Bedford, VA - Halloween can be even scarier for children with Autism, but awareness can help make the night fun and successful.
"It's so different for him," said Davannah Byers, whose son Logan, 7, has Autism. "Once we get past the meltdown over the costume, because that's different clothing, or get past the meltdowns of all of the lights he usually tends to enjoy things like that."
Spooky decorations and flashing lights can cause a sensory overload for a child on the spectrum.
"Don't take it negatively or personally if you have somebody come to the door and when they look into your basket of goodies they seem a little bit disappointed," said Didi Zaryczny with Commonwealth Autism Services.
That might mean that child is on a special diet. Motor skills and boundaries are also tested on this night.
"Just picking out a piece of candy may be difficult for them," said Zaryczny.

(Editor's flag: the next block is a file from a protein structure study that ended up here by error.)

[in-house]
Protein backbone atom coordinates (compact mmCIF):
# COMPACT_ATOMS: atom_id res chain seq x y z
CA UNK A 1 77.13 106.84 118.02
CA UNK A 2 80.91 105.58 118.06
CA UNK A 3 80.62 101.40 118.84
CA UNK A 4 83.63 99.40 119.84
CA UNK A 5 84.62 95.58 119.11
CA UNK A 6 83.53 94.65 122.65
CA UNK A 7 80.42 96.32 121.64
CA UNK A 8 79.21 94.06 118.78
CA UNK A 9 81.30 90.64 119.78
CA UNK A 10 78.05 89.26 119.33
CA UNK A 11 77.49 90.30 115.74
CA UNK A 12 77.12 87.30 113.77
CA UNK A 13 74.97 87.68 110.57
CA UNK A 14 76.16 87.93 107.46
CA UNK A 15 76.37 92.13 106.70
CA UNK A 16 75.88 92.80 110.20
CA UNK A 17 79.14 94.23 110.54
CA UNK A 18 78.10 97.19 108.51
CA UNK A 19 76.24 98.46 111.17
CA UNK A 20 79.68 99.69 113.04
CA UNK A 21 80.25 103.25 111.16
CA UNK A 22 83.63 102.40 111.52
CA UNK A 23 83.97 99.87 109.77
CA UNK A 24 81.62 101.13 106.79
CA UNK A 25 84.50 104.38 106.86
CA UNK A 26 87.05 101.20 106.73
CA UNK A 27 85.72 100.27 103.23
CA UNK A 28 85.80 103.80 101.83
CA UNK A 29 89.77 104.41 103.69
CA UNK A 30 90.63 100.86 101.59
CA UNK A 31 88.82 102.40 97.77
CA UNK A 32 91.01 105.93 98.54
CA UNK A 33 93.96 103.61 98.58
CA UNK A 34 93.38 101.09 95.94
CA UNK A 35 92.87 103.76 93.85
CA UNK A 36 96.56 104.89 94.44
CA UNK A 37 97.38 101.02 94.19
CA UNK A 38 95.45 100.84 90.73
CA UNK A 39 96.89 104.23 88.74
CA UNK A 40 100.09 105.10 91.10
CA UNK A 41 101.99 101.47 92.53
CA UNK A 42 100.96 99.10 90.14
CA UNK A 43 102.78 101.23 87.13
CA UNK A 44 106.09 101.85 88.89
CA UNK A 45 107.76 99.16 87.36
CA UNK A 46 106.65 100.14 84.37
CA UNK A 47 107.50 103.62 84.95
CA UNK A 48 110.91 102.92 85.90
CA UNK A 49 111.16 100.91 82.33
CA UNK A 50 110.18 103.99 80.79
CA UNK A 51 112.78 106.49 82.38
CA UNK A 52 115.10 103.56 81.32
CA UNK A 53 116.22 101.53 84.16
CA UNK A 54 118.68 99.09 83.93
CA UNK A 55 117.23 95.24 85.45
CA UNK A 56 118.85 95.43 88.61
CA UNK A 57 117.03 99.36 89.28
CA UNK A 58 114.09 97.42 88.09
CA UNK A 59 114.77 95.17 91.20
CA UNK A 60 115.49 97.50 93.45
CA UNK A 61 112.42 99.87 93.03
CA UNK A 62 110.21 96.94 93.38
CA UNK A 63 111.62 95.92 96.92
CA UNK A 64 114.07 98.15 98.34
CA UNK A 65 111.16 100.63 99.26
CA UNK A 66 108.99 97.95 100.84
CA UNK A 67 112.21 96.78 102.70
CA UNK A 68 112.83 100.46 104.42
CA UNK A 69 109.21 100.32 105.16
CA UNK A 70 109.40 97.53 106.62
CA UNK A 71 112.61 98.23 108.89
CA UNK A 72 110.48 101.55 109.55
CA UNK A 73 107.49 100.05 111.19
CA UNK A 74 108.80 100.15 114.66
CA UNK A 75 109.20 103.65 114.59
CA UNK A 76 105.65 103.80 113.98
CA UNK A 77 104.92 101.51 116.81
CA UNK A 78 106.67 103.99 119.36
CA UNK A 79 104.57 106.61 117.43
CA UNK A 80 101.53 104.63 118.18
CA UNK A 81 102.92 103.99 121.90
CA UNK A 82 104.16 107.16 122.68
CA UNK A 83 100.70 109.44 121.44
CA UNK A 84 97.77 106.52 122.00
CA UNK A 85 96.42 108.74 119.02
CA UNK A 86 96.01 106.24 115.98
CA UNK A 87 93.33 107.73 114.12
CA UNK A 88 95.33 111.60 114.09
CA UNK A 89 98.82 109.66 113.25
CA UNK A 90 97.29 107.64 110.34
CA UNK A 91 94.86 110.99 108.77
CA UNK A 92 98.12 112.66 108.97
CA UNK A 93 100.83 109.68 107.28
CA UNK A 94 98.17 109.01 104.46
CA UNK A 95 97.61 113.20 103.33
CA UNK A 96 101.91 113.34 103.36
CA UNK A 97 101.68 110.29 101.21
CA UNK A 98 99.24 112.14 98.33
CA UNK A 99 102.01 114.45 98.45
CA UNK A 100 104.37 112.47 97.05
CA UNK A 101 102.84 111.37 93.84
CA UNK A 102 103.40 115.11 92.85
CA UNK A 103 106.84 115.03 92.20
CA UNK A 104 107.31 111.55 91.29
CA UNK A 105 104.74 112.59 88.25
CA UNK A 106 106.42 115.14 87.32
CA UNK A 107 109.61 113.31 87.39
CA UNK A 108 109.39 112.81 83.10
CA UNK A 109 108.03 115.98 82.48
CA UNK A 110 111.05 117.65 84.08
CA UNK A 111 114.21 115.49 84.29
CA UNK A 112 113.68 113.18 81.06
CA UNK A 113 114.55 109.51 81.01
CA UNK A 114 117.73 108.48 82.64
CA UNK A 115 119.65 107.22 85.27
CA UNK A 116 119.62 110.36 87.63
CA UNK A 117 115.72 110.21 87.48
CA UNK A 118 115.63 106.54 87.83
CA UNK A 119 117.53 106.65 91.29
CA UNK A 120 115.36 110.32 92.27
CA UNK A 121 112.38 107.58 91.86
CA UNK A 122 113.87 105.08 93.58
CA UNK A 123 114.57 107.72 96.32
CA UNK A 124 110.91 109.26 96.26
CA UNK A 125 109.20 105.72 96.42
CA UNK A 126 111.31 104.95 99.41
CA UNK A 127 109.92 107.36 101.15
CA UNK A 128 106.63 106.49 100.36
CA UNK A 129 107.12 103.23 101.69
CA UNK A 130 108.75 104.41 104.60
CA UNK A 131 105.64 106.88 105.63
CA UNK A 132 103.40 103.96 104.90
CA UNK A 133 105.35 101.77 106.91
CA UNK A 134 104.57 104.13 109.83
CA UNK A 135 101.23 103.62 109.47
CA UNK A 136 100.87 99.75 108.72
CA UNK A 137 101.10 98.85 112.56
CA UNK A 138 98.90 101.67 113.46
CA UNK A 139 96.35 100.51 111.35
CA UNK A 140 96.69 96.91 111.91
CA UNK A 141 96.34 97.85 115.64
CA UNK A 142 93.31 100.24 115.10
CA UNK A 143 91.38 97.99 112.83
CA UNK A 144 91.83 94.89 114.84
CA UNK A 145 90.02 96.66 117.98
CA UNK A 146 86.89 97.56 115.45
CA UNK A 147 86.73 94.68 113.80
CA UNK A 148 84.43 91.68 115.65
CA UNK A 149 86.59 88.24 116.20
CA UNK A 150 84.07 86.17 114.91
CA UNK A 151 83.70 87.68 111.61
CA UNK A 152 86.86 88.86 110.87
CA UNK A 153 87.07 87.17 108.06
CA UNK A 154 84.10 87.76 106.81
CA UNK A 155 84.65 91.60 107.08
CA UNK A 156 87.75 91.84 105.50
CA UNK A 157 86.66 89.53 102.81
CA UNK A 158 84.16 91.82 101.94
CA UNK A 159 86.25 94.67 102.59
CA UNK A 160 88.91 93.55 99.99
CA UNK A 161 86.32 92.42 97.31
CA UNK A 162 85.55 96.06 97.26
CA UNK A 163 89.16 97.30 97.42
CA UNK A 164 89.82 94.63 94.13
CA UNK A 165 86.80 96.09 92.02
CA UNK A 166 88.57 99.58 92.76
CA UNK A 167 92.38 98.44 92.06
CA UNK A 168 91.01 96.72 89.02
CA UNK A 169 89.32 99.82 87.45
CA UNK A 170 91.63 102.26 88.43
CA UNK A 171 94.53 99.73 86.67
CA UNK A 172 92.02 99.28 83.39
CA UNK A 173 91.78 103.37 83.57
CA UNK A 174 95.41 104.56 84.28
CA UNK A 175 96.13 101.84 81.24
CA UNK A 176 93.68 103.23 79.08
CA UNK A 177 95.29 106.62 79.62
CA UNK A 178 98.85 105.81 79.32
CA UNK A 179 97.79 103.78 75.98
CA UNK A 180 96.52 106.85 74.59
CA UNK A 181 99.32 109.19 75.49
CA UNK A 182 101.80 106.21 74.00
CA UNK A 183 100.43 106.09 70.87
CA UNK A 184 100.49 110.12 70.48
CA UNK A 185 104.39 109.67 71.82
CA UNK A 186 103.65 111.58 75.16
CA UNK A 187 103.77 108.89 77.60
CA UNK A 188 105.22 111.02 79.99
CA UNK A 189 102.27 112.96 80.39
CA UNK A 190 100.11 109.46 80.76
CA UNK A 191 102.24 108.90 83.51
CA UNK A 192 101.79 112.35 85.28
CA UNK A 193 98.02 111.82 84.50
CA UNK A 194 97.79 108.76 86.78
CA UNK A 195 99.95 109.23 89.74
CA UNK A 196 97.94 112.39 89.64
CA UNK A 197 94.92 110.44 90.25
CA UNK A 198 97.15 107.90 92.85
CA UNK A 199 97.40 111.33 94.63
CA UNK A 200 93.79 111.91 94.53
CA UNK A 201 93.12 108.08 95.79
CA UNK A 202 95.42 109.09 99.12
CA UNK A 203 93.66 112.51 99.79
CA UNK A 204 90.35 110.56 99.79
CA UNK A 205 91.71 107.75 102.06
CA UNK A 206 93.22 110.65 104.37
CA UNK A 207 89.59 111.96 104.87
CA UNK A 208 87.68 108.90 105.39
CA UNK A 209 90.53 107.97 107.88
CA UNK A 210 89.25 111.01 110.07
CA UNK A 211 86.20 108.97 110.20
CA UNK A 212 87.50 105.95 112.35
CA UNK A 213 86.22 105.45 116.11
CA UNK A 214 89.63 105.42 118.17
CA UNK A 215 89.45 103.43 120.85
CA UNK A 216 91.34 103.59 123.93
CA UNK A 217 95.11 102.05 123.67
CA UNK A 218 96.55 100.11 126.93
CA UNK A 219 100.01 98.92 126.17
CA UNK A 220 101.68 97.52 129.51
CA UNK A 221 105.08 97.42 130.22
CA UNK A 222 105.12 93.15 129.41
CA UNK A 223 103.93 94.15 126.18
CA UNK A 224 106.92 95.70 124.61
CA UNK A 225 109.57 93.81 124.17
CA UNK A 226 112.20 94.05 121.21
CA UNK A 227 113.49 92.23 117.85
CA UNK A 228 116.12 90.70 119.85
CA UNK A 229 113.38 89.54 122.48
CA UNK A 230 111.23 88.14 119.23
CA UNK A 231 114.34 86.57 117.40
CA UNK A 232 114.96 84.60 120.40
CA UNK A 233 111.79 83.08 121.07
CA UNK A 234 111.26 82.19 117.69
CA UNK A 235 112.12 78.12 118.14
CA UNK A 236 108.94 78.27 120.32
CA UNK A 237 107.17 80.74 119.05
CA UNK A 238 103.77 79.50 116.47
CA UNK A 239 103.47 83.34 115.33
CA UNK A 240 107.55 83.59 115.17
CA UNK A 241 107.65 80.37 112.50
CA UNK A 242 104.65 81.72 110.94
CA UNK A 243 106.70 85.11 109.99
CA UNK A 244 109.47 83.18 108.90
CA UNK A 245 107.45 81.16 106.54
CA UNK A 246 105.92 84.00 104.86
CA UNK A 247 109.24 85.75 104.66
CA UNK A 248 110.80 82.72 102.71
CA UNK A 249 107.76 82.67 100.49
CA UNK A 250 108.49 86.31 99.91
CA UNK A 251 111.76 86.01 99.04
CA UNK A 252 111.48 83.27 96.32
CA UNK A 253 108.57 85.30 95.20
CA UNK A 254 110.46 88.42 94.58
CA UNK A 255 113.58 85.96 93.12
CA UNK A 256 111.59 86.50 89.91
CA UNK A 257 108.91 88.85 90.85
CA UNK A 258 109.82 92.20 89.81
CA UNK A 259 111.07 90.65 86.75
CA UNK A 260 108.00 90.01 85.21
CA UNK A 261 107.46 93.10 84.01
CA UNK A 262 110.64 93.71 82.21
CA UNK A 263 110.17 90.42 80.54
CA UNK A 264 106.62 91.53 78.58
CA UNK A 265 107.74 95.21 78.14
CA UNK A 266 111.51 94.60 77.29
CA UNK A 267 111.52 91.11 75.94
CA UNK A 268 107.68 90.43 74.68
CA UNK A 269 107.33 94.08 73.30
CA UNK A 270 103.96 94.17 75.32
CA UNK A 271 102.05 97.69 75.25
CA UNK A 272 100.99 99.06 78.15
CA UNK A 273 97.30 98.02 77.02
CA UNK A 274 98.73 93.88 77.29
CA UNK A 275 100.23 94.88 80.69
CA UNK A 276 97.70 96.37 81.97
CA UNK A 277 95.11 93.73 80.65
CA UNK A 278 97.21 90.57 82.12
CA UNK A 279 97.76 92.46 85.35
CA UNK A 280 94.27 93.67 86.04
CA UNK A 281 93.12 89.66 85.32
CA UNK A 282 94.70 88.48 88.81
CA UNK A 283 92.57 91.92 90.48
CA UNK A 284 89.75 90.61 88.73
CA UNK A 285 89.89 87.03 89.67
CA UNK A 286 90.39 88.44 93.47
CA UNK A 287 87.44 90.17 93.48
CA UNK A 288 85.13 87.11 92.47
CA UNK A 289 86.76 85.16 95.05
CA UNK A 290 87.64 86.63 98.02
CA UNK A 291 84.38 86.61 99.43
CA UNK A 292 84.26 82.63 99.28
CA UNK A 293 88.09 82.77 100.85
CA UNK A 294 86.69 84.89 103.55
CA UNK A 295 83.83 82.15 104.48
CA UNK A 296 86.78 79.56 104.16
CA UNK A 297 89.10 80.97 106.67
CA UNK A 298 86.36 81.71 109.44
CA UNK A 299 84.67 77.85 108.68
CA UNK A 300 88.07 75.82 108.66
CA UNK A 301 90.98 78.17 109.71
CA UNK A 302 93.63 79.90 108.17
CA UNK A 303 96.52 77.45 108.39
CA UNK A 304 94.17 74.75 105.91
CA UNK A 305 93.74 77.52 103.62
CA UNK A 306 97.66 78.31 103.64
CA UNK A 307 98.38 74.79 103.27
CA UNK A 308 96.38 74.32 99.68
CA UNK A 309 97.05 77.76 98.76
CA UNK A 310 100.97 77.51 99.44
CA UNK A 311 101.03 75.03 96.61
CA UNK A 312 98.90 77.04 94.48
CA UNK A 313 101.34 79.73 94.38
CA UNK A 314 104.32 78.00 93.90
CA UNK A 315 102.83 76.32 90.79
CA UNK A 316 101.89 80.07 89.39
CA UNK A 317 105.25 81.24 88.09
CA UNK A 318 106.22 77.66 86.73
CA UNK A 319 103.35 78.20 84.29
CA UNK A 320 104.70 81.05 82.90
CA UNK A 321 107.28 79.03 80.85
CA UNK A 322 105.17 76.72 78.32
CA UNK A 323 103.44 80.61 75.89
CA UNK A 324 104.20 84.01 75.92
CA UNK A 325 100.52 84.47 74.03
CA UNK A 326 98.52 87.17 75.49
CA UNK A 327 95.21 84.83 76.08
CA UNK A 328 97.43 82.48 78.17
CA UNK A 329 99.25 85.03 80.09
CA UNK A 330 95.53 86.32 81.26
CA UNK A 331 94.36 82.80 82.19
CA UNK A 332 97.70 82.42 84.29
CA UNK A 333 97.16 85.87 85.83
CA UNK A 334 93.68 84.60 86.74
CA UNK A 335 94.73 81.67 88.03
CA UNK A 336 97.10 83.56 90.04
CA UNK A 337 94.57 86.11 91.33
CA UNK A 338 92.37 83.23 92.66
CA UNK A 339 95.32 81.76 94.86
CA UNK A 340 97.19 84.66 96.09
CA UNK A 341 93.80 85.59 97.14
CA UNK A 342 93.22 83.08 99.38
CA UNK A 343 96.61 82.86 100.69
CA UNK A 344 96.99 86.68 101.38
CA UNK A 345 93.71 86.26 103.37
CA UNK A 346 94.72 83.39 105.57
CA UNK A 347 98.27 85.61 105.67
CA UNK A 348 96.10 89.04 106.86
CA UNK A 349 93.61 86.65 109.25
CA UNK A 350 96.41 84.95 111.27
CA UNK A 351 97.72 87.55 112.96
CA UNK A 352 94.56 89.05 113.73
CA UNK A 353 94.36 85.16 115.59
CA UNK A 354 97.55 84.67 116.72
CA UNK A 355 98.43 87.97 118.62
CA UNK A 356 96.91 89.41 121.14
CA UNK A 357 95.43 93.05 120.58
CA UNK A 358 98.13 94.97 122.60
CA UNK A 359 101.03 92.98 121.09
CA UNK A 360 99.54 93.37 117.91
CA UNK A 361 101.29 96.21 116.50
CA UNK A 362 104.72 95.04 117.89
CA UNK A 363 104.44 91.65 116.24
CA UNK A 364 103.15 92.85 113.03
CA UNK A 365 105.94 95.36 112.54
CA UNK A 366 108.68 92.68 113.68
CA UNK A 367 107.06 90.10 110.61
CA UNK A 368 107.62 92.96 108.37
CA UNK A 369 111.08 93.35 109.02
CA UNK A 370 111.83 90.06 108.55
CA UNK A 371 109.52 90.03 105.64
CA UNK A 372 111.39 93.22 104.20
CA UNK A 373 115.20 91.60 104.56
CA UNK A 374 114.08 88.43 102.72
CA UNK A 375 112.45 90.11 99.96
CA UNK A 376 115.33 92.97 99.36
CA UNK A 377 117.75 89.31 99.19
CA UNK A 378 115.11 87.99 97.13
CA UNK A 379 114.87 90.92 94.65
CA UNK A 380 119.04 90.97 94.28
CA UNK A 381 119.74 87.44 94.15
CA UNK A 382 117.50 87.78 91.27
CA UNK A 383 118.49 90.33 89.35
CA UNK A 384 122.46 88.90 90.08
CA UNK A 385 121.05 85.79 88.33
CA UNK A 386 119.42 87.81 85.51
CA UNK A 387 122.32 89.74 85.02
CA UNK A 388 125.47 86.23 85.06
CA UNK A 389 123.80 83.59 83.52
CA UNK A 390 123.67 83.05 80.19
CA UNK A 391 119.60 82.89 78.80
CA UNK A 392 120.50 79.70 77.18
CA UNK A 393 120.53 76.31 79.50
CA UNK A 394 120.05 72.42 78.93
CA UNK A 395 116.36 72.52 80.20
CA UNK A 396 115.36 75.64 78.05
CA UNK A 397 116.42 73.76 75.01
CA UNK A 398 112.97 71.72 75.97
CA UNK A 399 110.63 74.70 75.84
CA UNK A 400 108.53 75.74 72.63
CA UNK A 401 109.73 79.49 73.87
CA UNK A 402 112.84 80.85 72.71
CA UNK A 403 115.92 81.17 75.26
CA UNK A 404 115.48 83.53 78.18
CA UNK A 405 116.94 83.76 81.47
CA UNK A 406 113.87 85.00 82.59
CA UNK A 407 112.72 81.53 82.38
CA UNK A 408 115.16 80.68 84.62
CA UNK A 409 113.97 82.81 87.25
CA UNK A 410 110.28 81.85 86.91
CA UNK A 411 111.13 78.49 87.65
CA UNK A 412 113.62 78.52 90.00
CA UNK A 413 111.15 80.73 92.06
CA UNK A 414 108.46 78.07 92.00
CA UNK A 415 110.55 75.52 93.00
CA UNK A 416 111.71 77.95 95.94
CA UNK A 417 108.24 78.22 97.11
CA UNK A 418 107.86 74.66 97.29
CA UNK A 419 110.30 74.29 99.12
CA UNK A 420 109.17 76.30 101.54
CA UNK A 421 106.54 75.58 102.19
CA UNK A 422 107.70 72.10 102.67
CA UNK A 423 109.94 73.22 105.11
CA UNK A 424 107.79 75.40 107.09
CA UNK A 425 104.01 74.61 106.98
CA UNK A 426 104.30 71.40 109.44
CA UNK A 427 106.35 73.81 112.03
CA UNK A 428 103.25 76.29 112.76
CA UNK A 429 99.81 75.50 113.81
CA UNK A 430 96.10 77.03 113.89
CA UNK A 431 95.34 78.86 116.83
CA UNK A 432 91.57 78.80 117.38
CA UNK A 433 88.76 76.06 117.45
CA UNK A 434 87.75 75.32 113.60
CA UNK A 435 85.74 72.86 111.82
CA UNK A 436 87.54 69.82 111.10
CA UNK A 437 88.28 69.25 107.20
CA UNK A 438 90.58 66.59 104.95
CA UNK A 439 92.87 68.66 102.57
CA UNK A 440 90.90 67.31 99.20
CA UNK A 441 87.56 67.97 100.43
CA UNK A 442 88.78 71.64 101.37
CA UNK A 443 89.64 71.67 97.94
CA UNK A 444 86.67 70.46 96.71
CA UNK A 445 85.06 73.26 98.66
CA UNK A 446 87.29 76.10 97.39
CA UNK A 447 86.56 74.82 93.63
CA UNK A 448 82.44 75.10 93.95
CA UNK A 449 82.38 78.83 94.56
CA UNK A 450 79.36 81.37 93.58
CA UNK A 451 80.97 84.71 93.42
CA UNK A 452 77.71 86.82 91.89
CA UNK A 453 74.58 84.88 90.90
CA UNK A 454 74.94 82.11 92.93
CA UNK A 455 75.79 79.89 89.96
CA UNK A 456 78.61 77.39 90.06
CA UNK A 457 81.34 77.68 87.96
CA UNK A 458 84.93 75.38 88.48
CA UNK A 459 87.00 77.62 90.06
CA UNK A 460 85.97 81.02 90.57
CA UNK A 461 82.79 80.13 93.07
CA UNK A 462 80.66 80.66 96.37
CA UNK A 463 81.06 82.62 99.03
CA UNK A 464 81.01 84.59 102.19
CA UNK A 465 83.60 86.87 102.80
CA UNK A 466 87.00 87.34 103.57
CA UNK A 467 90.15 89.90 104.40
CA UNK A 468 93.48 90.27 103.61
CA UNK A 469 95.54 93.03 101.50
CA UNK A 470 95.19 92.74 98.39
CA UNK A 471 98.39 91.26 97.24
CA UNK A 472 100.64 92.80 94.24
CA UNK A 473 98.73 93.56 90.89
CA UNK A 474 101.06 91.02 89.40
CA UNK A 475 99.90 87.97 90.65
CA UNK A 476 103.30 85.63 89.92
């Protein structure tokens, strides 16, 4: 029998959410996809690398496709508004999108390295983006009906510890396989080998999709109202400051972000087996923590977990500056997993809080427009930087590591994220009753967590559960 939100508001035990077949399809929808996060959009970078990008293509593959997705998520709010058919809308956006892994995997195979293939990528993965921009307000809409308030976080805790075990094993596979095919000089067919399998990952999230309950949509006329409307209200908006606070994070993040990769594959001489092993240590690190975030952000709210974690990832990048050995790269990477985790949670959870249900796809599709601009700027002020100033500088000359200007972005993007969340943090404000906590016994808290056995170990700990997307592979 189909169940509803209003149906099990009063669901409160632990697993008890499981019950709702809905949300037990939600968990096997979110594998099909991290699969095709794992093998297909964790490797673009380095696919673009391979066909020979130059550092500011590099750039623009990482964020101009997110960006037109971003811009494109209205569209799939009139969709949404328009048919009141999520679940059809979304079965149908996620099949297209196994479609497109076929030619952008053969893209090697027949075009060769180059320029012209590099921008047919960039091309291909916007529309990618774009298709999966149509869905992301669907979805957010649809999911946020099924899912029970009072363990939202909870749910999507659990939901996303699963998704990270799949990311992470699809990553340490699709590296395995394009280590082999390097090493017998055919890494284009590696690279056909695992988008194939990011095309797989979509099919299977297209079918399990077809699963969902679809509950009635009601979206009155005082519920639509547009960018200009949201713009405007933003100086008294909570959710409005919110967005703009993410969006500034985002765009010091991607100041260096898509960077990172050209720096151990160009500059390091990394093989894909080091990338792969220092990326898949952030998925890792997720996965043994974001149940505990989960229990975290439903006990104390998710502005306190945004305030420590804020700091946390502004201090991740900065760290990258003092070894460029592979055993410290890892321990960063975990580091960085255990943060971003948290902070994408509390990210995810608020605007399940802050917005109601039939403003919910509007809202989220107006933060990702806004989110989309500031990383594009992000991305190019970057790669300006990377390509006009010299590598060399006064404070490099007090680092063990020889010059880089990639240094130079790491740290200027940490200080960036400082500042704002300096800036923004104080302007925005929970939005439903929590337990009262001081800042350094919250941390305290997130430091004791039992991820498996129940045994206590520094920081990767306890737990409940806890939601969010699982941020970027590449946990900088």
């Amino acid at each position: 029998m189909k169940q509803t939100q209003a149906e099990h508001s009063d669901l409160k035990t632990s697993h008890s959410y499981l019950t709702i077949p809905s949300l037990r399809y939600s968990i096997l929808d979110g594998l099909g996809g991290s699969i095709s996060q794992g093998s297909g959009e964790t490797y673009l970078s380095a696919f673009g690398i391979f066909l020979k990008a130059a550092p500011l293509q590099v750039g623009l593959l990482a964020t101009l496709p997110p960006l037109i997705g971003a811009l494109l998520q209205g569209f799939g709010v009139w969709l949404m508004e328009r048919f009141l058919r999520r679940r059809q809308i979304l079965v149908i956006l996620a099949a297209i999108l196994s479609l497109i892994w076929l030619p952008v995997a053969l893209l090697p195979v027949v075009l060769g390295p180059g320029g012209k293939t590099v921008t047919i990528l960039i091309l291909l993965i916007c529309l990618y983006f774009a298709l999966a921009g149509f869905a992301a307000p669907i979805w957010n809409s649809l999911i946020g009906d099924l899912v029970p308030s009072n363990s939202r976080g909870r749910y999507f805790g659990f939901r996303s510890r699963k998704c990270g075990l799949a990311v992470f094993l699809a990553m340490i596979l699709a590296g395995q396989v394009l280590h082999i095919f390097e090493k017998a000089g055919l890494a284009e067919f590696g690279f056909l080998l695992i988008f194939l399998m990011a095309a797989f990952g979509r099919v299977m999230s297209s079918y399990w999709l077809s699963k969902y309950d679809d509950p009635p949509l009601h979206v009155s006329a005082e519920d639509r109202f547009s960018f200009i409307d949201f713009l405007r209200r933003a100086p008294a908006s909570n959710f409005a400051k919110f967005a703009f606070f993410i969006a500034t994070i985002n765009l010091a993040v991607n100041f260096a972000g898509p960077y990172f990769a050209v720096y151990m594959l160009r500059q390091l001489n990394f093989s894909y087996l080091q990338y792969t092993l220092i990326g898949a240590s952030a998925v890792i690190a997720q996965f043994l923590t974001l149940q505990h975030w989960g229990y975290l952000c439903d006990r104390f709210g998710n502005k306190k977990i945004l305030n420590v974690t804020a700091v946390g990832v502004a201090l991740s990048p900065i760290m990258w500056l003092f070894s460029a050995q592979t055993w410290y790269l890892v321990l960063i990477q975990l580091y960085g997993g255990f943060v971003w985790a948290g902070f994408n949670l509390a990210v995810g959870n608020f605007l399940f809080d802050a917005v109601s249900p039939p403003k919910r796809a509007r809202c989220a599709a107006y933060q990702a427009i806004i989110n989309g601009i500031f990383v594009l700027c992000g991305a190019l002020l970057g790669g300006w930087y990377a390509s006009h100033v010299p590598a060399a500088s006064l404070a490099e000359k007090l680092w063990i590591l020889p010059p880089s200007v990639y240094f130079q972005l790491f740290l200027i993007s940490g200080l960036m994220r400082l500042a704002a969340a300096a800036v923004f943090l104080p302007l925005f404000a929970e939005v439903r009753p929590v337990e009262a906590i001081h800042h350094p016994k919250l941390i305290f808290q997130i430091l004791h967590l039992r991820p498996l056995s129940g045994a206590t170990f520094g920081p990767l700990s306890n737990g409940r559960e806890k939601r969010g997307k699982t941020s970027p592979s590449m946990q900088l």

"They may grab 6, 7, 8. There's no limits," said Byers.
Non-verbal children won't be able to say trick or treat or thank you. Parents can hand the person at the door a note to explain the child is non-verbal, and not just being rude. You can print yours here.
Another thing you might see are older children holding hands with mom and dad. Children with autism have the tendency to run off. Their parents also have concern their kids will be bullied when classmates see that.
However, Halloween can also be therapeutic. It gives children with Autism an opportunity to practice social skills, and to get out of their comfort zones.